SINDHULI, NEPAL, 7 January 2010 - A group of young Nepali men and women will leave their military lives behind and return to civilian life after a discharge ceremony in the main Maoist army cantonment in Sindhuli in the central region of the country today.
This is the first group of young people disqualified from the Maoist army as children or late recruits who will now be discharged.
“Today marks the first step in the return to civilian life for thousands of Nepalis who have been living in cantonments since 2006. This ceremony is an important milestone in the ongoing peace process and will, we hope, speed up other steps laid out in the Comprehensive Peace Agreement,” said United Nations Resident and Humanitarian Coordinator Robert Piper.
These young people are among 4,008 individuals – including some 500 below 18 years old -- due to be released over the next 40 days The rehabilitation process will now give these young people the opportunity to gain new skills – returning to school or learning a trade – provided by the Government of Nepal with the support of the United Nations.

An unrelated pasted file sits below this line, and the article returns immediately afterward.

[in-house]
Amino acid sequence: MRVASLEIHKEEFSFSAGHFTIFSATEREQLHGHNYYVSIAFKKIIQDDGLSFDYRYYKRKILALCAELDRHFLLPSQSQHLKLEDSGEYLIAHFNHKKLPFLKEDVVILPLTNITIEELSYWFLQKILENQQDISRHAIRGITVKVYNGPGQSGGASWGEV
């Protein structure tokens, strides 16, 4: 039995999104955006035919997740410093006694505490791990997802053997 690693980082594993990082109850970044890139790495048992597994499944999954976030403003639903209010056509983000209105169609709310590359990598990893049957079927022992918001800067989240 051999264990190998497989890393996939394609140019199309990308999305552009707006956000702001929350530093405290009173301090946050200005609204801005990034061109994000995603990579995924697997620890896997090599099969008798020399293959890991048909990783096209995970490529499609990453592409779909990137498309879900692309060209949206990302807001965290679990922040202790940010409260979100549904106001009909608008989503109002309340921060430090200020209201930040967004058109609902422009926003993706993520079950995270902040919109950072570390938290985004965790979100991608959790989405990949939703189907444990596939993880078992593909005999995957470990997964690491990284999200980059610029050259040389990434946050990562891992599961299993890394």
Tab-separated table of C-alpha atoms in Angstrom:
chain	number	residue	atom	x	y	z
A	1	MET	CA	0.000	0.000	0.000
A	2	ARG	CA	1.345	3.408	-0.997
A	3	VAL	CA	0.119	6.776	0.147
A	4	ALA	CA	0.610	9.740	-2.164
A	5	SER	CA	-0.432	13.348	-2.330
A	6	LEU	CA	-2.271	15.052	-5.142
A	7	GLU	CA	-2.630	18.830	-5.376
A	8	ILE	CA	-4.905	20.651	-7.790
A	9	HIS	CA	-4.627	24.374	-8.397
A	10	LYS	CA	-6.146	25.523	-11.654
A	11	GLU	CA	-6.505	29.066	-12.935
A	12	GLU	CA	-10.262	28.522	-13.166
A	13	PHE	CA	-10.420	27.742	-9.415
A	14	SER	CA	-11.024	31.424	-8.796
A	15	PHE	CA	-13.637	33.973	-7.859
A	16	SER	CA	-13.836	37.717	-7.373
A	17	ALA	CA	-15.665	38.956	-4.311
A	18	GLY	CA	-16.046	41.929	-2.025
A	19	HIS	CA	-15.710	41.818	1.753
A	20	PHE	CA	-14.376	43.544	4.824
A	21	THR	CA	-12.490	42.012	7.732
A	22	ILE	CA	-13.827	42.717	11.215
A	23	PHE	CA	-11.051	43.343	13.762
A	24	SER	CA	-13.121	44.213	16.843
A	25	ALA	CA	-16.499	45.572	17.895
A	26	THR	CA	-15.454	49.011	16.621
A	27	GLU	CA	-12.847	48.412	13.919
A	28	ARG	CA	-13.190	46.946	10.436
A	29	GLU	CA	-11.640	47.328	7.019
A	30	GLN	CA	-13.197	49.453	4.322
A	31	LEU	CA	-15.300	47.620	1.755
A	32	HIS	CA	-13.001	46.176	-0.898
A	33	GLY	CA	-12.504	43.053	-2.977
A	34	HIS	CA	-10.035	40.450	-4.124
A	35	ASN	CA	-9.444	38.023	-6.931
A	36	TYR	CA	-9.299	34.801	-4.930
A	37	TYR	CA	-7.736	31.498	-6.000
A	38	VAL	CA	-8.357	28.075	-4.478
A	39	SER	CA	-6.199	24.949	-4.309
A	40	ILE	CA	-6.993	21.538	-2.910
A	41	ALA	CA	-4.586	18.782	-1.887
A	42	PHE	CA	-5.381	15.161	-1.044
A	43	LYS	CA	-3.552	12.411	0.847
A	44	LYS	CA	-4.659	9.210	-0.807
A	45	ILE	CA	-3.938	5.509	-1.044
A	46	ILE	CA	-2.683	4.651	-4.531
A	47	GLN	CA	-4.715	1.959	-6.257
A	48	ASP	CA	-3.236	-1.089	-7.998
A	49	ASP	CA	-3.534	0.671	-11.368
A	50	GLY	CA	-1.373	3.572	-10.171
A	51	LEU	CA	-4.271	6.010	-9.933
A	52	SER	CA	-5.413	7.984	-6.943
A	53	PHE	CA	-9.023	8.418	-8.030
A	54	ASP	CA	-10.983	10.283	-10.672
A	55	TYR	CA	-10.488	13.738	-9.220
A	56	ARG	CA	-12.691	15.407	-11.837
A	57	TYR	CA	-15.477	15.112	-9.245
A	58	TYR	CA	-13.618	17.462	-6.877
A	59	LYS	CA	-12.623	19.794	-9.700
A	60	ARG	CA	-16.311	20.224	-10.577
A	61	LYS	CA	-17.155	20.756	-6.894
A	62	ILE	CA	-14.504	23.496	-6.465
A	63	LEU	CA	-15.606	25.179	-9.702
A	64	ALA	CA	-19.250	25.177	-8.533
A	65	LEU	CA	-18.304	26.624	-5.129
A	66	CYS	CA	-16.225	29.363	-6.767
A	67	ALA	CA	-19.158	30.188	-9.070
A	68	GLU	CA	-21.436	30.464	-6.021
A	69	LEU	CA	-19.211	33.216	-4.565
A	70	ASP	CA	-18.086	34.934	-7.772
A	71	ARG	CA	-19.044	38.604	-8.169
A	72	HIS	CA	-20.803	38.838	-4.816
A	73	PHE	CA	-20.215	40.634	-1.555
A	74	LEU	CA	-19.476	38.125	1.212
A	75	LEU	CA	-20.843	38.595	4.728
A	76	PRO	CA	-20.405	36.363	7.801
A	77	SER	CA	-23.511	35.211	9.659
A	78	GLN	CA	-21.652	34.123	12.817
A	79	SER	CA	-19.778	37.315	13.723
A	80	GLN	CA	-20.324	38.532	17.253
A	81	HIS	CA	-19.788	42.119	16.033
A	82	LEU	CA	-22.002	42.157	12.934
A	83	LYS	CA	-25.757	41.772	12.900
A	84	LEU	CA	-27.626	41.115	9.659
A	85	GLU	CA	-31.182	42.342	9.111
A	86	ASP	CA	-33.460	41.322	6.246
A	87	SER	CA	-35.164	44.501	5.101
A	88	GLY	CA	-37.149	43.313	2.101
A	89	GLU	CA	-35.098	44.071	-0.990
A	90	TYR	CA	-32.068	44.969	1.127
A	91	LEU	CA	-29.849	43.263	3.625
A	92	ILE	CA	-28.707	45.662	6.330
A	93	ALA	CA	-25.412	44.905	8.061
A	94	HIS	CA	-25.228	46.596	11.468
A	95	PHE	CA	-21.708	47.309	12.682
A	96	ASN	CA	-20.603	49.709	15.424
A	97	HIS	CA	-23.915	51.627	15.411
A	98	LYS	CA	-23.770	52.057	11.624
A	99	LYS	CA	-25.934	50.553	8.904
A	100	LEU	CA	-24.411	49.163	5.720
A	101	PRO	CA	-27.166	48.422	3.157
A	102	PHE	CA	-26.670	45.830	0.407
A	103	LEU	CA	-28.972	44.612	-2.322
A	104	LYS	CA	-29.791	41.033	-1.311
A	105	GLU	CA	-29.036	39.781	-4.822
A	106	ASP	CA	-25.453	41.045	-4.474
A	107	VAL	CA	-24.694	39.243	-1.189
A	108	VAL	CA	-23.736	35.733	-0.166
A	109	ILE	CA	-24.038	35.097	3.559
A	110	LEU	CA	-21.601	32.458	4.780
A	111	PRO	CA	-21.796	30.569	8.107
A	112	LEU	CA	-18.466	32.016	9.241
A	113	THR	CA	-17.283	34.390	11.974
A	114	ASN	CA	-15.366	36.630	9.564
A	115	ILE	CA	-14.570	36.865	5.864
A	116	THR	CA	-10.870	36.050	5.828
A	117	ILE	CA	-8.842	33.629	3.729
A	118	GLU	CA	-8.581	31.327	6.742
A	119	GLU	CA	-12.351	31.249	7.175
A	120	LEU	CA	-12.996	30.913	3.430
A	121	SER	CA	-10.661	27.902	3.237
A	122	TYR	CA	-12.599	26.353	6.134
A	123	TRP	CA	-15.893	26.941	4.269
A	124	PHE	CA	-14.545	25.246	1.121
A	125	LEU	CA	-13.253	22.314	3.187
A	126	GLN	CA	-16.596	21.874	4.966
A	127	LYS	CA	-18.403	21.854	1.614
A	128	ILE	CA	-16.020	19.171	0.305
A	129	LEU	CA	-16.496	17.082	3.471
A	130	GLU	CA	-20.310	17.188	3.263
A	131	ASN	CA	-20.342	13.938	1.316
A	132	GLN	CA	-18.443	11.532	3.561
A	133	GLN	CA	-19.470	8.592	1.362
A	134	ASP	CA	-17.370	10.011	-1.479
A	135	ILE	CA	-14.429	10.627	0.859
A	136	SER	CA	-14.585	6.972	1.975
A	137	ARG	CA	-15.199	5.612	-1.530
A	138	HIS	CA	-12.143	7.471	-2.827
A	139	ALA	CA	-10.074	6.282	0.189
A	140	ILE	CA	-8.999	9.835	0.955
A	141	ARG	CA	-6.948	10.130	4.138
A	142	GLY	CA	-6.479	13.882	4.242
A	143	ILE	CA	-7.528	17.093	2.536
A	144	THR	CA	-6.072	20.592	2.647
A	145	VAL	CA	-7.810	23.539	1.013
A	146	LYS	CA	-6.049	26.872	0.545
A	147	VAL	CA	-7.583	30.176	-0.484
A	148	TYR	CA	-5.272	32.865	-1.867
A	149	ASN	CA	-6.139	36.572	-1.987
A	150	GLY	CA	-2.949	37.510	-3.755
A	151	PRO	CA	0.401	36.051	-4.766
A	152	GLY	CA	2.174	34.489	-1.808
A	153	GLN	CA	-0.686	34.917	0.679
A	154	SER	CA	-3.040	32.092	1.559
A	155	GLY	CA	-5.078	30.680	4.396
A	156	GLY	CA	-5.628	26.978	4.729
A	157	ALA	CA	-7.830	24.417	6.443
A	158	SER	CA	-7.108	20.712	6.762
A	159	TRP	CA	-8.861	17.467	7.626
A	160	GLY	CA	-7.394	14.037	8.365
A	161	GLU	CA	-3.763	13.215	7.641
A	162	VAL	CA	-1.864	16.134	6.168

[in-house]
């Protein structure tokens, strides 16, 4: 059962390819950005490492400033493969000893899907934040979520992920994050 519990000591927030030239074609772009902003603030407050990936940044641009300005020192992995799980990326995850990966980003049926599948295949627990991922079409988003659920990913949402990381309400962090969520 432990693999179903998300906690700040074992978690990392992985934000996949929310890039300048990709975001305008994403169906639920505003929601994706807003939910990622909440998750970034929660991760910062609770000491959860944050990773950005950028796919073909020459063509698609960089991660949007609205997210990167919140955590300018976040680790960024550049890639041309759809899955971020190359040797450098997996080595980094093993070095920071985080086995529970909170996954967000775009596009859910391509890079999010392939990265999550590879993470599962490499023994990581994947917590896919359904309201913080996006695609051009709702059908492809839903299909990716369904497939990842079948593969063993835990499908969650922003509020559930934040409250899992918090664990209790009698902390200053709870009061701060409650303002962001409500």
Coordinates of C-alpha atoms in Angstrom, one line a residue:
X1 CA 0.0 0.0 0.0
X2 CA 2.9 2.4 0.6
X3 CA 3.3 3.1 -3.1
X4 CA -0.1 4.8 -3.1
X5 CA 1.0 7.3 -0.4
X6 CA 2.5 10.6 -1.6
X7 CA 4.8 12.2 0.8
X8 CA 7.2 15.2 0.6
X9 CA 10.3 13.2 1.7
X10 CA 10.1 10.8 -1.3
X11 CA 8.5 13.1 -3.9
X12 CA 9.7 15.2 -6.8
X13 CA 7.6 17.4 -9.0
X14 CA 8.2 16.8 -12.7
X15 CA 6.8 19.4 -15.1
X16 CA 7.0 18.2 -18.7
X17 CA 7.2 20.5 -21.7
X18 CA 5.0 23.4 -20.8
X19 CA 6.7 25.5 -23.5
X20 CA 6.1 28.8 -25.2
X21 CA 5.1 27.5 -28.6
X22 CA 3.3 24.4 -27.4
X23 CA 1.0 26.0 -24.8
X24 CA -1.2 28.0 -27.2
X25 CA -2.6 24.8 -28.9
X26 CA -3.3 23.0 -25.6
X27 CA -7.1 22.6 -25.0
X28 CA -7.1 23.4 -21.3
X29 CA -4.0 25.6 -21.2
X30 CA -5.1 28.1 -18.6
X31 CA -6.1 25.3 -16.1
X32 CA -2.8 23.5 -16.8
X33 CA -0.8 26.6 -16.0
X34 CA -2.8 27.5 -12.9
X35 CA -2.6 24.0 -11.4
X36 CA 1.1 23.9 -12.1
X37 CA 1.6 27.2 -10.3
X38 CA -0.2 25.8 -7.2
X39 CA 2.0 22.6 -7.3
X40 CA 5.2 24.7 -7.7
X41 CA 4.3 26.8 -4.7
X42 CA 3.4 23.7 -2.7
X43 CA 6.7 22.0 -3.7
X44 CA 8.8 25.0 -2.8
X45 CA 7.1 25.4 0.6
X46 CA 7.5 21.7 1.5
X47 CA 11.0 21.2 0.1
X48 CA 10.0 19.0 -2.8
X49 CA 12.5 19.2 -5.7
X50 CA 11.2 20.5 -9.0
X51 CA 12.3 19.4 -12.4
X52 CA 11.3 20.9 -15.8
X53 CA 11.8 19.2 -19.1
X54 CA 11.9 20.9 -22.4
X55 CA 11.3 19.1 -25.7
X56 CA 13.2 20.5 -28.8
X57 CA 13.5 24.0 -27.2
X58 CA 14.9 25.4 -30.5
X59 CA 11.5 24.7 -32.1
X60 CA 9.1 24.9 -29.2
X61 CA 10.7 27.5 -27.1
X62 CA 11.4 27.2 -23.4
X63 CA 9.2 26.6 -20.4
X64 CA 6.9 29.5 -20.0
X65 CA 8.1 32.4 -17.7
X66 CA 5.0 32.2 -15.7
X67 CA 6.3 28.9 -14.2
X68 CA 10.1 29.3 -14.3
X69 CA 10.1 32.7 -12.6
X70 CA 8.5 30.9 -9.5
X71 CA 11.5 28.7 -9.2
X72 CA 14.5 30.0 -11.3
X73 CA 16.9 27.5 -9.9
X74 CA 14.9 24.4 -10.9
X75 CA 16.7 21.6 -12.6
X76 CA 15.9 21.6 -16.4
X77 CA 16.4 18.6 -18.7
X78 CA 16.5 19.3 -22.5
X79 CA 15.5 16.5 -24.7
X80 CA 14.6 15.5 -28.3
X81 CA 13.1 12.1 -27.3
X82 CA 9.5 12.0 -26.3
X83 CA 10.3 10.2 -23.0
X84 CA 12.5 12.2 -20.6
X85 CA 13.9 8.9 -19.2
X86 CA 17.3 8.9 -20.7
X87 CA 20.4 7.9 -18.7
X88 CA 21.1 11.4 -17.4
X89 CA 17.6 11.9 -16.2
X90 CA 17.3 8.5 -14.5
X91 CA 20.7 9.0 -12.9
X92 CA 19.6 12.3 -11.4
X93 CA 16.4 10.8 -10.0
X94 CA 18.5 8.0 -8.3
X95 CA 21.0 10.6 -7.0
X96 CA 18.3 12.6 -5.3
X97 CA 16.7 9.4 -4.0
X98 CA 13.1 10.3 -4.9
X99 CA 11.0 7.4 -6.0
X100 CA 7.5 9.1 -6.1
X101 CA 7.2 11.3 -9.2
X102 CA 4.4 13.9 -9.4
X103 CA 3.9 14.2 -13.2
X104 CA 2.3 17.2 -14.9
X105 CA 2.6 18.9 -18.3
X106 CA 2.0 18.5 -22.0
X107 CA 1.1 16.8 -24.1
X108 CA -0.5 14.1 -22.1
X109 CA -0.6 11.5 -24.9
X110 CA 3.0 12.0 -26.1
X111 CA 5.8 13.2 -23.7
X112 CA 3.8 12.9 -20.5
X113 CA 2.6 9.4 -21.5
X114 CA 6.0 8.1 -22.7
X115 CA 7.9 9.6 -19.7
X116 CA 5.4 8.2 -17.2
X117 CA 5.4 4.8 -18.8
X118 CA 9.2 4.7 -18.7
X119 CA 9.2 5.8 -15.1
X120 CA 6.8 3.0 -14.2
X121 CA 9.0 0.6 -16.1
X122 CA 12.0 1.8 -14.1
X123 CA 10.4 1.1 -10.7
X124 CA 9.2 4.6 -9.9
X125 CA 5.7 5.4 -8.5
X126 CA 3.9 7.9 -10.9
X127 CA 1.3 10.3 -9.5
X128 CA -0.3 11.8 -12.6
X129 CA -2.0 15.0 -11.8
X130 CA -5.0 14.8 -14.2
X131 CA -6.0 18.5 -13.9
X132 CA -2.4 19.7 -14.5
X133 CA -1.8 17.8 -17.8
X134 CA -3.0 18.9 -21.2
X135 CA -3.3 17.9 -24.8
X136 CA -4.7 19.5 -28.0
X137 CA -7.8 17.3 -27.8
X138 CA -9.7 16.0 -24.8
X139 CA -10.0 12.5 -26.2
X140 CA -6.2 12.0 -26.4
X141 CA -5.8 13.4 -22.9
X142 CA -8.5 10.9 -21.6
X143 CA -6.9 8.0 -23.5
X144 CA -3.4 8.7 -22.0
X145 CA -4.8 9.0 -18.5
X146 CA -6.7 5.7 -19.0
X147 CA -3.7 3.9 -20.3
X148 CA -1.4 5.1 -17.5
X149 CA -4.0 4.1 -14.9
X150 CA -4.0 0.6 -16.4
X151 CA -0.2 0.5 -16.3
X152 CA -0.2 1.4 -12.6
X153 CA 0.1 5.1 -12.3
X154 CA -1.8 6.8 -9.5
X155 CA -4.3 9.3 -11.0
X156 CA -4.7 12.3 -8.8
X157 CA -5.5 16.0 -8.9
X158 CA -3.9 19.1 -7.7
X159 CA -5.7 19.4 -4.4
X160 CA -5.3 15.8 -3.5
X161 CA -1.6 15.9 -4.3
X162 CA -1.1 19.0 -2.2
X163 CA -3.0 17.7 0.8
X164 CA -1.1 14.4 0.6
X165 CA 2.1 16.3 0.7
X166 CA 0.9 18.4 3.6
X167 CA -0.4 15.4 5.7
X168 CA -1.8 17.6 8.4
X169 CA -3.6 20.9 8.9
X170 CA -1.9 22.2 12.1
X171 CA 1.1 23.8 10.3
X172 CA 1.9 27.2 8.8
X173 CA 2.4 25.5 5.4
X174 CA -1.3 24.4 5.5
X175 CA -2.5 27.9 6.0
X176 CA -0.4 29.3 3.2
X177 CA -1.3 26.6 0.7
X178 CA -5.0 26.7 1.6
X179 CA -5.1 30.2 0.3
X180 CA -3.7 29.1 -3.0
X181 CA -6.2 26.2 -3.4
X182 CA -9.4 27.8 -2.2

The discharge, which is scheduled to be completed in seven cantonments across the country by mid February 2010, is part of an Action Plan signed in December 2009 by the Government of Nepal, the Unified Communist Party of Nepal - Maoist (UCPN-M) and the United Nations. When it is verified that the UCPN-M has fully complied with the plan, the party can be considered for removal from the list of parties that recruit and use children, which is included in the annual UN Secretary-General’s report on Children and Armed Conflict.
Before Thursday’s ceremony at the cantonment these young people completed a discharge process carried out by various United Nations agencies. They were briefed about rehabilitation options given civilian clothing and identity cards. In the coming months, a United Nations team will contact those discharged to monitor and assess how they are adjusting to civilian life. Nearly 3,000 of those disqualified were minors on 25 May 2006 at the time of the ceasefire. Today, about one dozen are under 16 years of age and roughly 500 are under 18. About a third are female.
“The release of these young people sends out a symbolic message for the New Year,” said UNICEF Nepal Representative Gillian Mellsop. “Not only can these young people now finally get on with their lives, but this also marks a new beginning at the start of a new decade for Nepal, so that it can move forward to a more stable, peaceful future.”
For more information, please contact:
Sarah Crowe, Regional Chief of Communications UNICEF South Asia
Marty Logan at UNICEF, Kathmandu,
Kosmos Biswokarma at UNMIN, Kathmandu,